Still falling backward, eyes wide, he stared up at her; behind him shadows swept through darkness; something caught in the flashlight beam, and then was gone.

Urgh, Frank groaned and braced his hands against the narrow walls, stopping himself; his eyes still too large in his face.

Reaching down the staircase, Keira extended her hand, and was met by his firm grip. His feet finally steady, he raced up the stairs and shoved her out of the way, slamming the basement door behind him.

Panting, he leaned against the wall, his eyes closed. Faint scratching whispered behind him. Slowly he opened his eyes, shaking his head.

Both of them stared at the door for a long while; white paint peels flaked off worn panelling, catching afternoon sunlight. Like dead skin, she thought.

Eventually Keira spoke, “You alright?”

He forced a smile, “That last step was a doozy – thought I was gonna be a goner.”

From behind the basement door, the sounds of scratching slowly grew louder. More incessant. Like something was trying to get out.

Frank nodded at the door, “We gotta –”

“What the –” Keira felt a sharp tug in her hair.

He reached toward her, “You got something – just –”

Suddenly aware of sharp claws grasping at her scalp, Keira screamed, and beat at her hair furiously. Bugs dropped to the ground, and started to scuttle across the kitchen floor.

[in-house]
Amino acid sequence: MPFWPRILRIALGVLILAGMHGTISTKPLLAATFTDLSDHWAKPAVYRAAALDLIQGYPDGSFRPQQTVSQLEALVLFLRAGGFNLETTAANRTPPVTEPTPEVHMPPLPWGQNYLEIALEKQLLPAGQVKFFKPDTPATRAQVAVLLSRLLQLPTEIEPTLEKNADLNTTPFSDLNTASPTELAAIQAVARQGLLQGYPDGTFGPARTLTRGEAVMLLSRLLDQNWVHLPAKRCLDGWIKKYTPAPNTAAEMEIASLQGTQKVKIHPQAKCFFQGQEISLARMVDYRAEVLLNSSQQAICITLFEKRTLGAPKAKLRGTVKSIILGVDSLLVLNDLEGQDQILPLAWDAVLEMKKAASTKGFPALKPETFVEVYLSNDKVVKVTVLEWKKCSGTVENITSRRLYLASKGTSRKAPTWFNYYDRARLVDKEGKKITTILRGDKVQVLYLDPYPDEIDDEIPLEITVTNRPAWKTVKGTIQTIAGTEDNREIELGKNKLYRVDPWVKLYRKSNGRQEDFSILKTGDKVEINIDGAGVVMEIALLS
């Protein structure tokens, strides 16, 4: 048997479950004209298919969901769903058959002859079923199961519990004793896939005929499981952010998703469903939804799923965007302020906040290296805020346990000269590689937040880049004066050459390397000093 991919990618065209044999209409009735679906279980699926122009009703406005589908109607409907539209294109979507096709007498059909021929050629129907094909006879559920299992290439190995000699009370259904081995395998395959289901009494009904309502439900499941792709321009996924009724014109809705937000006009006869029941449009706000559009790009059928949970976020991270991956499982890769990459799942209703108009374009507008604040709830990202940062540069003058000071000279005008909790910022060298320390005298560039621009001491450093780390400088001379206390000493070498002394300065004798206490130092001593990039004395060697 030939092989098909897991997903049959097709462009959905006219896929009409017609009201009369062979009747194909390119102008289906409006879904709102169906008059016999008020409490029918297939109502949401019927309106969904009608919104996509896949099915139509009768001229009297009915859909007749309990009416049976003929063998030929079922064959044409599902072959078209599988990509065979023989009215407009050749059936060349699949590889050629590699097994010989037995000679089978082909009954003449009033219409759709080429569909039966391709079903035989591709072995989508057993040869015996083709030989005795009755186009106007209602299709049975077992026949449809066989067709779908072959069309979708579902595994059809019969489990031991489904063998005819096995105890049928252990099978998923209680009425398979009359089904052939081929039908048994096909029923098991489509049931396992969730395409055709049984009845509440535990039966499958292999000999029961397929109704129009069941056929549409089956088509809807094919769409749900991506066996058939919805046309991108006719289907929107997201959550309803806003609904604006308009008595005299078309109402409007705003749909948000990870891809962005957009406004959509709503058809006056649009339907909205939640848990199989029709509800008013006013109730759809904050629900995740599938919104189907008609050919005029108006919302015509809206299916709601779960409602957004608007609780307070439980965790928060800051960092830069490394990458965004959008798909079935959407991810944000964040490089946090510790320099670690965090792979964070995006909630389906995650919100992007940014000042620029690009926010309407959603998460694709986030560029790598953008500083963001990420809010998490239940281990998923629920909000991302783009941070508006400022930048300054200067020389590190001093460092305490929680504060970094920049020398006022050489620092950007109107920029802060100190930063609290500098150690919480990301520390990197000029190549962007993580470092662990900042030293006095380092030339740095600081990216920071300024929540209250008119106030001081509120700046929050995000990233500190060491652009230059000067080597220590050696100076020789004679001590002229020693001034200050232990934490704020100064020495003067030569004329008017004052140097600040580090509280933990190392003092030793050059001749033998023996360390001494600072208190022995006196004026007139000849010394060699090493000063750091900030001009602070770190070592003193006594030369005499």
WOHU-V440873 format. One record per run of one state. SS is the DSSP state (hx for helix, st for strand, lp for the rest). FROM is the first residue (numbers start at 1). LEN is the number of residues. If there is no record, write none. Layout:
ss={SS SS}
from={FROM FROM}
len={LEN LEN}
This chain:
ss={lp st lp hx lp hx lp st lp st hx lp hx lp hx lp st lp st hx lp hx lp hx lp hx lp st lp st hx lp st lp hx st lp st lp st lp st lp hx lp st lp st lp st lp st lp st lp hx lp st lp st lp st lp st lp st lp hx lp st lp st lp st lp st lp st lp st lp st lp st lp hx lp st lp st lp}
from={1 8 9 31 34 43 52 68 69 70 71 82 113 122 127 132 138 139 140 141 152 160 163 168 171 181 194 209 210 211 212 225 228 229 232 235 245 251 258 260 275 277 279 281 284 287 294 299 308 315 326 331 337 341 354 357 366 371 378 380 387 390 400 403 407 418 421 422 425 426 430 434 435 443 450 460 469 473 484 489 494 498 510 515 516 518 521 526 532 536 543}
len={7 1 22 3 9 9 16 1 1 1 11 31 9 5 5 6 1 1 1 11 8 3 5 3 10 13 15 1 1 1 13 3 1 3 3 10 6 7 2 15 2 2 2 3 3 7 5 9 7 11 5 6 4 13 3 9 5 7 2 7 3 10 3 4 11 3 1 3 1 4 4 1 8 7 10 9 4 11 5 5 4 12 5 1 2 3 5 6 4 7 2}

She screamed again. Bare handed, Frank reached out, knocking the beetles from her hair, and crushing them beneath heavy boots. Dull thuds echoed through the wooden floorboards.

“Oh my god, oh my god,” terror took hold; Keira felt her mind stretching upon itself, she’s going insane.

Bugs. Driven mad by bugs.

The thought provided a measure of comfort. This could not be happening. Bugs. Sharp claws continued to cling to her hair, while she bent screaming, hands covering her face as Frank swatted.

Finally he slowed.

“Is that it?” Frank peered into her hair, seeking signs of movement.

“I think so.” Keira shook her head, waiting for faint clicking to begin. Nothing.  She stared around the kitchen, whitewashed cupboards and worn countertop stared back. No bugs moving anywhere.

Scattered across the kitchen floor were dozens of crushed bodies, hard shells pulverized and oozing yellow fluid.

Her stomach churned.

Terror abating, she forced a smile. “What’d you we call it quits, maybe hit the local bar? I owe you a drink or two.”

He shrugged. “May as well finish the job. Gotta clean up anyway.”

Soft hiss broke through her mind. The scratching grew louder, both of them turned toward the basement door. Something was obviously there. Long moments passed before the scratching fell quiet, and then slowly faded away.

“What do we do now?” Keira stared at him.

“We gotta go down there.”

“No – not with all those –”

“Gotta see what’s behind that wall.” Frank looked worn.

“But what –”

“Gotta check it out, get rid of whatever’s there. Might be a trapped animal. Or a body decomposing, attracting all the bugs.”